We have just had published a new paper entitled: "Crowdsourcing Urban Form and Function" in International Journal of Geographical Information Science which showcases some of our recent work with respect to cities and how new sources of information can be used to study urban morphology at a variety of spatial and temporal scales. Below is the abstract for the paper:
"Urban form and function have been studied extensively in urban planning and geographic information science. However, gaining a greater understanding of how they merge to define the urban morphology remains a substantial scientific challenge. Towards this goal, this paper addresses the opportunities presented by the emergence of crowdsourced data to gain novel insights into form and function in urban spaces. We are focusing in particular on information harvested from social media and other open-source and volunteered datasets (e.g. trajectory and OpenStreetMap data). These data provide a first-hand account of form and function from the people who define urban space through their activities. This novel bottom-up approach to study these concepts complements traditional urban studies work to provide a new lens for studying urban activity. By synthesizing recent advancements in the analysis of open-source data we provide a new typology for characterizing the role of crowdsourcing in the study of urban morphology. We illustrate this new perspective by showing how social media, trajectory, and traffic data can be analyzed to capture the evolving nature of a city’s form and function. While these crowd contributions may be explicit or implicit in nature, they are giving rise to an emerging research agenda for monitoring, analyzing and modeling form and function for urban design and analysis."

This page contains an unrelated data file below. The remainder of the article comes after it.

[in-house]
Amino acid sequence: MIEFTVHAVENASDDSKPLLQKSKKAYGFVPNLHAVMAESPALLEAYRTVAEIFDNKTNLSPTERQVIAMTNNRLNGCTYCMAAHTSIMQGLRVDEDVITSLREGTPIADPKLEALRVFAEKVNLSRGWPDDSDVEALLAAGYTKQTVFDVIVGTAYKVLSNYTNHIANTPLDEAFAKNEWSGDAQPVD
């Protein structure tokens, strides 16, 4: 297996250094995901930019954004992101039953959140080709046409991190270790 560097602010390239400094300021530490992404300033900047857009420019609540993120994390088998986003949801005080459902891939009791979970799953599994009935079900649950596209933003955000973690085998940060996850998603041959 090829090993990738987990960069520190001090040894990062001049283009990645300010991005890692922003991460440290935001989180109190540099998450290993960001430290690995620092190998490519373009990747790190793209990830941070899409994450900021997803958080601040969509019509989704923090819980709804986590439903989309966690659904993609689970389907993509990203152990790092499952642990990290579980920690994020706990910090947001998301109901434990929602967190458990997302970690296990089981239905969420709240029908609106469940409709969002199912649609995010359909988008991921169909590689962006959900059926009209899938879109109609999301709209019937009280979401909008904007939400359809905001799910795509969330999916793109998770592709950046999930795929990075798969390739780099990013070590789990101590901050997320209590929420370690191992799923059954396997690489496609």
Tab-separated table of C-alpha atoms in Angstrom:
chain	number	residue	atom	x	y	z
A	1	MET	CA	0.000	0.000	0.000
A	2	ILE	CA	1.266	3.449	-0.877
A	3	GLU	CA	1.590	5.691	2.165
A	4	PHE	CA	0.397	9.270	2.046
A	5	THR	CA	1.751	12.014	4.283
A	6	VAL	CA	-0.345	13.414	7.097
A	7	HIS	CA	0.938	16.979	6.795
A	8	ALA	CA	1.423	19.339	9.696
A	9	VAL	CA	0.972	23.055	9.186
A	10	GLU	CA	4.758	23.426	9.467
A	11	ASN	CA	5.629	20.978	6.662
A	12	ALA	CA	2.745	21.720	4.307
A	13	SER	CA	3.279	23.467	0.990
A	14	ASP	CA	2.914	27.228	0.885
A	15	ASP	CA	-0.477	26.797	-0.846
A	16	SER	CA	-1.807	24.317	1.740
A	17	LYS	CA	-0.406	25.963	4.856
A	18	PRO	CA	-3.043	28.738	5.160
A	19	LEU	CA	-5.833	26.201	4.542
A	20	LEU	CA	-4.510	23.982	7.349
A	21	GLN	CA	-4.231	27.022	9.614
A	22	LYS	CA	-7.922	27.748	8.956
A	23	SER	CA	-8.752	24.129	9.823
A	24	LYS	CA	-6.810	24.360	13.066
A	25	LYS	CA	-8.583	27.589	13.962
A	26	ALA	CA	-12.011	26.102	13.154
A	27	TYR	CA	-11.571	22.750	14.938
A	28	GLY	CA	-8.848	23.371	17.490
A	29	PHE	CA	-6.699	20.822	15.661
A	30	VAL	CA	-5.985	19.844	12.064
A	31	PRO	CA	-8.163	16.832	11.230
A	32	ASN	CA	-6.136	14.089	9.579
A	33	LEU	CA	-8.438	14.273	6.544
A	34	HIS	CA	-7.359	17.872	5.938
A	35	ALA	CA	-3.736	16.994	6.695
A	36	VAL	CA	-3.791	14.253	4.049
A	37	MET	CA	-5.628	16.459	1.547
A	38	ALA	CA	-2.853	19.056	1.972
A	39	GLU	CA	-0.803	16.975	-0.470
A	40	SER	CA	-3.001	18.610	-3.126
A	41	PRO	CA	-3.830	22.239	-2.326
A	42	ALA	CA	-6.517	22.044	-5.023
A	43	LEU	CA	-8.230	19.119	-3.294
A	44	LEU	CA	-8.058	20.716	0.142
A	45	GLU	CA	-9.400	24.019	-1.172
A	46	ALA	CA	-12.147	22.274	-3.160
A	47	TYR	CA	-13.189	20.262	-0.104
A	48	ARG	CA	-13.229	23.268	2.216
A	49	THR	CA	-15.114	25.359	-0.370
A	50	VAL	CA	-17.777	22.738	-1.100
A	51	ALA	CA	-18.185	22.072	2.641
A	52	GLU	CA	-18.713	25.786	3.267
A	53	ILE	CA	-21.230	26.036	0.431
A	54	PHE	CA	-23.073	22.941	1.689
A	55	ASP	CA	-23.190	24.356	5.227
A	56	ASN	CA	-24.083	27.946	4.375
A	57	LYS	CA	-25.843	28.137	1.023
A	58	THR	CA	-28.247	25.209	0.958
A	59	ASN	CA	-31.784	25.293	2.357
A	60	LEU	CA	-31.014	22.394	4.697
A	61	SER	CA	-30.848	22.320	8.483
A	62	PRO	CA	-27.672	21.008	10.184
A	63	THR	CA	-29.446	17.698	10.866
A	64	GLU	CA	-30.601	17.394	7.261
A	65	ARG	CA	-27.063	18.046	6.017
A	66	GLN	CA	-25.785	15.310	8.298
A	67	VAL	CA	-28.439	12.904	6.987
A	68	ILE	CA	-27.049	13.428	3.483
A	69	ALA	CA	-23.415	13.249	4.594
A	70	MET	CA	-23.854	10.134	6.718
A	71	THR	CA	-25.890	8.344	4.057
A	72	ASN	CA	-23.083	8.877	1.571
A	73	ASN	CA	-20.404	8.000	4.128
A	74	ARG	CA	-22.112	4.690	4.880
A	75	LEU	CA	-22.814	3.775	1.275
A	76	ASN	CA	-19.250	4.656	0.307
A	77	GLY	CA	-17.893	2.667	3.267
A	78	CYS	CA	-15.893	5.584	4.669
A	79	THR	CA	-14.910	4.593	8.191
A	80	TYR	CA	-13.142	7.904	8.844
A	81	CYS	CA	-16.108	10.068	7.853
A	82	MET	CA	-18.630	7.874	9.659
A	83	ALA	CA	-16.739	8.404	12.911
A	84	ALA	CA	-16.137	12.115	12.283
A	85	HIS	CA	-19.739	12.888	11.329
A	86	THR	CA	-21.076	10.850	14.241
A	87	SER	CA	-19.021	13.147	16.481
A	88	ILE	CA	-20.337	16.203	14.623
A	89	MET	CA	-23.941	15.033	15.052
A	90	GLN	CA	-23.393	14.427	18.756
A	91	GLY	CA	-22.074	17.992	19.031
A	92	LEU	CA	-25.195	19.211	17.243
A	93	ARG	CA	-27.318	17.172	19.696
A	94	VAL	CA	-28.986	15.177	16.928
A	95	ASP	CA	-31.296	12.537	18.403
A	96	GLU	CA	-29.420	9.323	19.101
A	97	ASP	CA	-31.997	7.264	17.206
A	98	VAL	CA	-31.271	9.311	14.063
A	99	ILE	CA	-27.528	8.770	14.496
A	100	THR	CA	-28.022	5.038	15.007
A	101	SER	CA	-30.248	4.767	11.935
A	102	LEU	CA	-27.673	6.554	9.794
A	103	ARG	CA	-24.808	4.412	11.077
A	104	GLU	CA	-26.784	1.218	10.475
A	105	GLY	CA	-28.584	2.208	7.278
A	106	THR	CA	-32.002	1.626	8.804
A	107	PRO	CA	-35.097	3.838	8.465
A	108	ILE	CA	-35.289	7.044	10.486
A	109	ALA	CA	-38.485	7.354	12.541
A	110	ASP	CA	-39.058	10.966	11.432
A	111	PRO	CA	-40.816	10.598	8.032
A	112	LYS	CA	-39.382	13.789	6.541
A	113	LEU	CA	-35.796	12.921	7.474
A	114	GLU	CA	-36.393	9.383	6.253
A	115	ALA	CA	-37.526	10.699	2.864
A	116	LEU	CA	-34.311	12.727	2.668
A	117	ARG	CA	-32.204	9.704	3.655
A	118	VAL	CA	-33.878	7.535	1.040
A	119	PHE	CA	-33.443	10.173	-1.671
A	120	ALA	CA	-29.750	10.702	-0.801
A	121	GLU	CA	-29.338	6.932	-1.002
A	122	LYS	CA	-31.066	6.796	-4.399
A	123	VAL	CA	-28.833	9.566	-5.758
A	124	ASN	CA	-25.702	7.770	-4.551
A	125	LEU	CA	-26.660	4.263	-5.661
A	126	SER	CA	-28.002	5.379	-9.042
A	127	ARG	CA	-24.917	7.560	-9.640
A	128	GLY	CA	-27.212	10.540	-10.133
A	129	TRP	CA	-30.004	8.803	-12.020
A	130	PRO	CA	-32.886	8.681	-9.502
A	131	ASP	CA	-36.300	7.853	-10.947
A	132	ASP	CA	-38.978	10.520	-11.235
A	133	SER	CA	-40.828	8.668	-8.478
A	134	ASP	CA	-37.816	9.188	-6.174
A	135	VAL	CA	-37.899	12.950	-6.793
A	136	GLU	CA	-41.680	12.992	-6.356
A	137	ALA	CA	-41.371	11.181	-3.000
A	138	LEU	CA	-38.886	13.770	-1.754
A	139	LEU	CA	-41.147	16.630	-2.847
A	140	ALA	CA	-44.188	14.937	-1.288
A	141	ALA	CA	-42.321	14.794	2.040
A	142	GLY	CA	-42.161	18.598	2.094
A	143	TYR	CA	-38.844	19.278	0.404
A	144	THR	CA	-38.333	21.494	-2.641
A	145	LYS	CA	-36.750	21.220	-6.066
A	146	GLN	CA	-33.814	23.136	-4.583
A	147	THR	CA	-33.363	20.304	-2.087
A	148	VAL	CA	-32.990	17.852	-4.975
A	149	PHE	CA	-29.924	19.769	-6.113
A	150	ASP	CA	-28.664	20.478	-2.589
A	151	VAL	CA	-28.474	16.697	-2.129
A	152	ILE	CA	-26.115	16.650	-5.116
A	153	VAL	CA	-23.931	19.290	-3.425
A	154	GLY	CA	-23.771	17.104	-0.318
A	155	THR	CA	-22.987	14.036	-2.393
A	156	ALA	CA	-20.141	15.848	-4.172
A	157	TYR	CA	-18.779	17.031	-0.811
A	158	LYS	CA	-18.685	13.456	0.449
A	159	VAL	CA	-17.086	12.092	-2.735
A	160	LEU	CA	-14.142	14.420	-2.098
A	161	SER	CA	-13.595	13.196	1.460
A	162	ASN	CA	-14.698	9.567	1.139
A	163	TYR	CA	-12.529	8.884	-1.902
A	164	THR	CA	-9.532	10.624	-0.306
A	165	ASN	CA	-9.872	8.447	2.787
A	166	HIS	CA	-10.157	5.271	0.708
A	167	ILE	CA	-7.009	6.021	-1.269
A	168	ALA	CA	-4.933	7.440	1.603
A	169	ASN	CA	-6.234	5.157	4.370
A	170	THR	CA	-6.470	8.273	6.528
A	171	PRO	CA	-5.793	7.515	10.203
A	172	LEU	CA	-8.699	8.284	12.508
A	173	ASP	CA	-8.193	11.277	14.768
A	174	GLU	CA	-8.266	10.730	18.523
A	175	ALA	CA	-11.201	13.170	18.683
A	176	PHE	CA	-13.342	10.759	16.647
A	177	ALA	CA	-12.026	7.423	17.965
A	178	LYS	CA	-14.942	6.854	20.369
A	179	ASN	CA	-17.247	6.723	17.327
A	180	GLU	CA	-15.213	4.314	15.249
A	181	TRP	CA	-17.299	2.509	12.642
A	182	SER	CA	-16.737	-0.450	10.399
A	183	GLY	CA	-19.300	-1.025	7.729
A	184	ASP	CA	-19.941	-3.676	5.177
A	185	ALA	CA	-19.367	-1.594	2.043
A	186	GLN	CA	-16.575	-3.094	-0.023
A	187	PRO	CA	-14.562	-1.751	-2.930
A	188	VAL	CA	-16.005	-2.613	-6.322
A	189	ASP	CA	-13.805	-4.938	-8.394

This paper builds and extends considerably our prior work, with respect to crowdsourcing, volunteered and ambient geographic information. In the scope of this paper we use the term ‘urban form’ to refer to the aggregate of the physical shape of the city, its buildings, streets, and all other elements that make up the urban space. In essence, the geometry of the city. In contrast, we use the term ‘urban function’ to refer to the activities that are taking place within this space. To this end we contrast how crowdsourced data can related to more traditional sources of such information both explicitly and implicitly as shown in the table below.
|A typology of implicit and explicit form and function content|
In addition, we also discuss in the paper how these new sources of data, which are often at finer resolutions than more authoritative data are allowing us to to customize the we we aggregate the data at various geographical levels as shown below. Such aggregations can range from building footprints and addresses to street blocks (e.g. for density analysis), or street networks (e.g. for accessibility analysis). For large-scale urban analysis we can revert to the use of zonal geographies or grid systems.
|Aggregation methods for varied scales of built environment analysis|
In the application section of the paper we highlight how we can extract implicit form and function from crowdsourced data. The image below for example, shows how we can take information from Twitter, and differentiate different neighborhoods over space and time.
|Neighborhood map and topic modeling results showing the mixture of social functions in each area.|
Finally in the paper, we outline an emerging research agenda related to the "persistent urban morphology concept" as shown below. Specifically how crowdsourcing is changing how we collect, analyze and model urban morphology. Moreover, how this new paradigm provides a new lens for studying the conceptualization of how cities operate, at much finer temporal, spatial, and social scales than we had been able to study so far.
|The persistent urban morphology concept.|
We hope you enjoy the paper.